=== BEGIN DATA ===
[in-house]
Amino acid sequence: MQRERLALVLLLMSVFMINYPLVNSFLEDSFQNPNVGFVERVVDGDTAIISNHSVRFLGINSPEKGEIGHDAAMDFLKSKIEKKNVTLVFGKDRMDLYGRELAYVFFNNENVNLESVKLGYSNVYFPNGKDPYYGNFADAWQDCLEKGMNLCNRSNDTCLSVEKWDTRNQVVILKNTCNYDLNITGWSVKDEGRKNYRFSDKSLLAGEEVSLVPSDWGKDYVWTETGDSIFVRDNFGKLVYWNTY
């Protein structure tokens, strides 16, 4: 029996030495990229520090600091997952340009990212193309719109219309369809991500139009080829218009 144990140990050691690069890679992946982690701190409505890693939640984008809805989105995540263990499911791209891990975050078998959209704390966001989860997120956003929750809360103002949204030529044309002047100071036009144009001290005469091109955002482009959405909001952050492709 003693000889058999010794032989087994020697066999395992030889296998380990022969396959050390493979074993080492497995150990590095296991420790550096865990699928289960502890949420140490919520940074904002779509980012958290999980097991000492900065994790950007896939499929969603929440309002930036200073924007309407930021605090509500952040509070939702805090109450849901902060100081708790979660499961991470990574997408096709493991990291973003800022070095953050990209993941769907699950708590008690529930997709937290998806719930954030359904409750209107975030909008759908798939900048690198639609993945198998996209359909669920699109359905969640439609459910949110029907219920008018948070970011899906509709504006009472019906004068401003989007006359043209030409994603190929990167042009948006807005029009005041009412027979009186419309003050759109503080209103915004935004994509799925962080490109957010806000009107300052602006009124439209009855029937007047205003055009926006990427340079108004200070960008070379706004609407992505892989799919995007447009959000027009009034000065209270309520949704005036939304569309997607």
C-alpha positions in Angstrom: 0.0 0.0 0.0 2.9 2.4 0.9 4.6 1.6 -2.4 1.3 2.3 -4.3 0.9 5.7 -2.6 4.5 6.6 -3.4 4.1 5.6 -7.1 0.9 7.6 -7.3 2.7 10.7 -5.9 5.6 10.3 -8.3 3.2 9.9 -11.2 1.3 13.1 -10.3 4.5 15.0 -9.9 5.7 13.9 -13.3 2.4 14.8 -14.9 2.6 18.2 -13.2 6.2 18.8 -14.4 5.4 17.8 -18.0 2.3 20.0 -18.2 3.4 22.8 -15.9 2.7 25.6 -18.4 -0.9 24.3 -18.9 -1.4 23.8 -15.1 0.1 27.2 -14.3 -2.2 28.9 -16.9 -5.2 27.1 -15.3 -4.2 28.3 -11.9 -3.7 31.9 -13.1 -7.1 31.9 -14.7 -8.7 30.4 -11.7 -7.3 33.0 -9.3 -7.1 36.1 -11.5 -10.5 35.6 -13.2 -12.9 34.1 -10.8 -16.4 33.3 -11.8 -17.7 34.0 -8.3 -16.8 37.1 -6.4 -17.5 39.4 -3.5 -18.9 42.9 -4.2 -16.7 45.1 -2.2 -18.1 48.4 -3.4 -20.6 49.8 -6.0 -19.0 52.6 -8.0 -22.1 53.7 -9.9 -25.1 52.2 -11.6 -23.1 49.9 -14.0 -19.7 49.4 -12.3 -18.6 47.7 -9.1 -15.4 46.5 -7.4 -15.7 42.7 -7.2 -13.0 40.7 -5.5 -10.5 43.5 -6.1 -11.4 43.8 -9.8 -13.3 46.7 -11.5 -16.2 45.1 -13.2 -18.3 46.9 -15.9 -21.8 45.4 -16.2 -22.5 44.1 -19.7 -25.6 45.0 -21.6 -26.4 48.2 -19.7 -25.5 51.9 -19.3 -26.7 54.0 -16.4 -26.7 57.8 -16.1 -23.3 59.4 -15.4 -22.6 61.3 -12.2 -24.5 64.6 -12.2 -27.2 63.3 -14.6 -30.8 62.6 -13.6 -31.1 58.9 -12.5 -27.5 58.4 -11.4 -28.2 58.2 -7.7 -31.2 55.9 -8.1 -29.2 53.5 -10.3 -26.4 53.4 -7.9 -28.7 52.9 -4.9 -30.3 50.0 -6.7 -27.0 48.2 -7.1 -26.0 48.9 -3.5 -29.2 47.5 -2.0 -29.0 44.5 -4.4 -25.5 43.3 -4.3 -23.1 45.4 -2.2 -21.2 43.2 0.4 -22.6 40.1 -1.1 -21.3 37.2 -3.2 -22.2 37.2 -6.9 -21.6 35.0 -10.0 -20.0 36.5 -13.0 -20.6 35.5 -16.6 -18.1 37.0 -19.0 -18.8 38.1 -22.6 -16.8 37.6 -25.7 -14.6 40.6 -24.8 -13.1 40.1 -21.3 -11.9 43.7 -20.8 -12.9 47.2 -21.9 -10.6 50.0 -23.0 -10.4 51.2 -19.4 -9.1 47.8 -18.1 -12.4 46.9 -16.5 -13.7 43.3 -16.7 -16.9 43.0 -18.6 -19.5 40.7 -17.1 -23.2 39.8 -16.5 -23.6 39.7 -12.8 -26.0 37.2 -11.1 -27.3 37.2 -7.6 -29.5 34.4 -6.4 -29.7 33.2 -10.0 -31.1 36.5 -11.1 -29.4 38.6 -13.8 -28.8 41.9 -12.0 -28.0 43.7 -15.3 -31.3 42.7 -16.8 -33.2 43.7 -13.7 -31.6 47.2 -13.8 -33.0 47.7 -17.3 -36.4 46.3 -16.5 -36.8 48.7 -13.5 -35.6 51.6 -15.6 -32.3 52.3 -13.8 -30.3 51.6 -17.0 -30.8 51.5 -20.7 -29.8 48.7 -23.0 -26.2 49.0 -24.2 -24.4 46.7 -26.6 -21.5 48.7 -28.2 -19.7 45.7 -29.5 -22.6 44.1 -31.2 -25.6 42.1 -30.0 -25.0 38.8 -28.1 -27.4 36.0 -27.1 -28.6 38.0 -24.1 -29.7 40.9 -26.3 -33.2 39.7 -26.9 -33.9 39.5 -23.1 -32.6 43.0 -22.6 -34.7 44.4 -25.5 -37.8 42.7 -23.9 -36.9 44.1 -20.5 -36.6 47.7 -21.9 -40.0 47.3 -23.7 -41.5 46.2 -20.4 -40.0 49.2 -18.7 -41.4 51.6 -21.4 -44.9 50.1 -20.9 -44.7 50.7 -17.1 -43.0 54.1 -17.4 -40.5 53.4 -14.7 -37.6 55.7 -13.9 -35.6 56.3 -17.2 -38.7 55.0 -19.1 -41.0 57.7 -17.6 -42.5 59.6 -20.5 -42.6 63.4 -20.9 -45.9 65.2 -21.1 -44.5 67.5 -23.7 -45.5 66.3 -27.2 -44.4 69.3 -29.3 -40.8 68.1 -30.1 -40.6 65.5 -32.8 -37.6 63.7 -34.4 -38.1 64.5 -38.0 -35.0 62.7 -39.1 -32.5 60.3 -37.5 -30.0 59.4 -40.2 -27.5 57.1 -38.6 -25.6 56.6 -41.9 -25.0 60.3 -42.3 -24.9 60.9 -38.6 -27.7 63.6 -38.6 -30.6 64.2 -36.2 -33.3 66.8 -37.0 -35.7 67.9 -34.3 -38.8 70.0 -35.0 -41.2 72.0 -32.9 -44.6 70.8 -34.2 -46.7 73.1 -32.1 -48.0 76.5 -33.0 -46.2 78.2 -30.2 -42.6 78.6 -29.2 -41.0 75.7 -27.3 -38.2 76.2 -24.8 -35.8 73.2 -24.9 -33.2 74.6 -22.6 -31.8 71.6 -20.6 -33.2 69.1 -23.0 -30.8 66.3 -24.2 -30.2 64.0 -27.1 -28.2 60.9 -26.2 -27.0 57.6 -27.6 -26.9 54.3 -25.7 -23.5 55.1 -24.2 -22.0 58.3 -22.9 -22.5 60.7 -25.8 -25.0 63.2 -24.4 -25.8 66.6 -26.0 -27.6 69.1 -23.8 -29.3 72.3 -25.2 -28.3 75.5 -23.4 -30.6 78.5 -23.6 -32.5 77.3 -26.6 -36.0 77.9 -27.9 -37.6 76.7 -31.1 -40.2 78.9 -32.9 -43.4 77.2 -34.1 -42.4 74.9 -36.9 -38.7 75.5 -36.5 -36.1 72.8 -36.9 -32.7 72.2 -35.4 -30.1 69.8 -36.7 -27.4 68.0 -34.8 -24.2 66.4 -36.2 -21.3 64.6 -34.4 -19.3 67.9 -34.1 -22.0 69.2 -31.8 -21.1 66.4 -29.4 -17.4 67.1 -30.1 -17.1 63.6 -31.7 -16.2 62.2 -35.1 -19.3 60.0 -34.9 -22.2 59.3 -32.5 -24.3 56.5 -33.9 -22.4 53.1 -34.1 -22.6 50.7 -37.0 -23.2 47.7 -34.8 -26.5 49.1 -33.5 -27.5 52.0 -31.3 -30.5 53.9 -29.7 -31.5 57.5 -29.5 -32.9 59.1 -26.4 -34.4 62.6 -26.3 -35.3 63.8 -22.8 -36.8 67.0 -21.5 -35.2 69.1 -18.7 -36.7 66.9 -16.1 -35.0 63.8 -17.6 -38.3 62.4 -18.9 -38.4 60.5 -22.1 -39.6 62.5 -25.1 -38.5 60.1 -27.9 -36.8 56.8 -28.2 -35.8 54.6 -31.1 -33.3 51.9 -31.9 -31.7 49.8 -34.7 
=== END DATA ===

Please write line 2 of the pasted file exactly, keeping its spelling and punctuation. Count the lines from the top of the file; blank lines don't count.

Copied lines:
Amino acid sequence: MQRERLALVLLLMSVFMINYPLVNSFLEDSFQNPNVGFVERVVDGDTAIISNHSVRFLGINSPEKGEIGHDAAMDFLKSKIEKKNVTLVFGKDRMDLYGRELAYVFFNNENVNLESVKLGYSNVYFPNGKDPYYGNFADAWQDCLEKGMNLCNRSNDTCLSVEKWDTRNQVVILKNTCNYDLNITGWSVKDEGRKNYRFSDKSLLAGEEVSLVPSDWGKDYVWTETGDSIFVRDNFGKLVYWNTY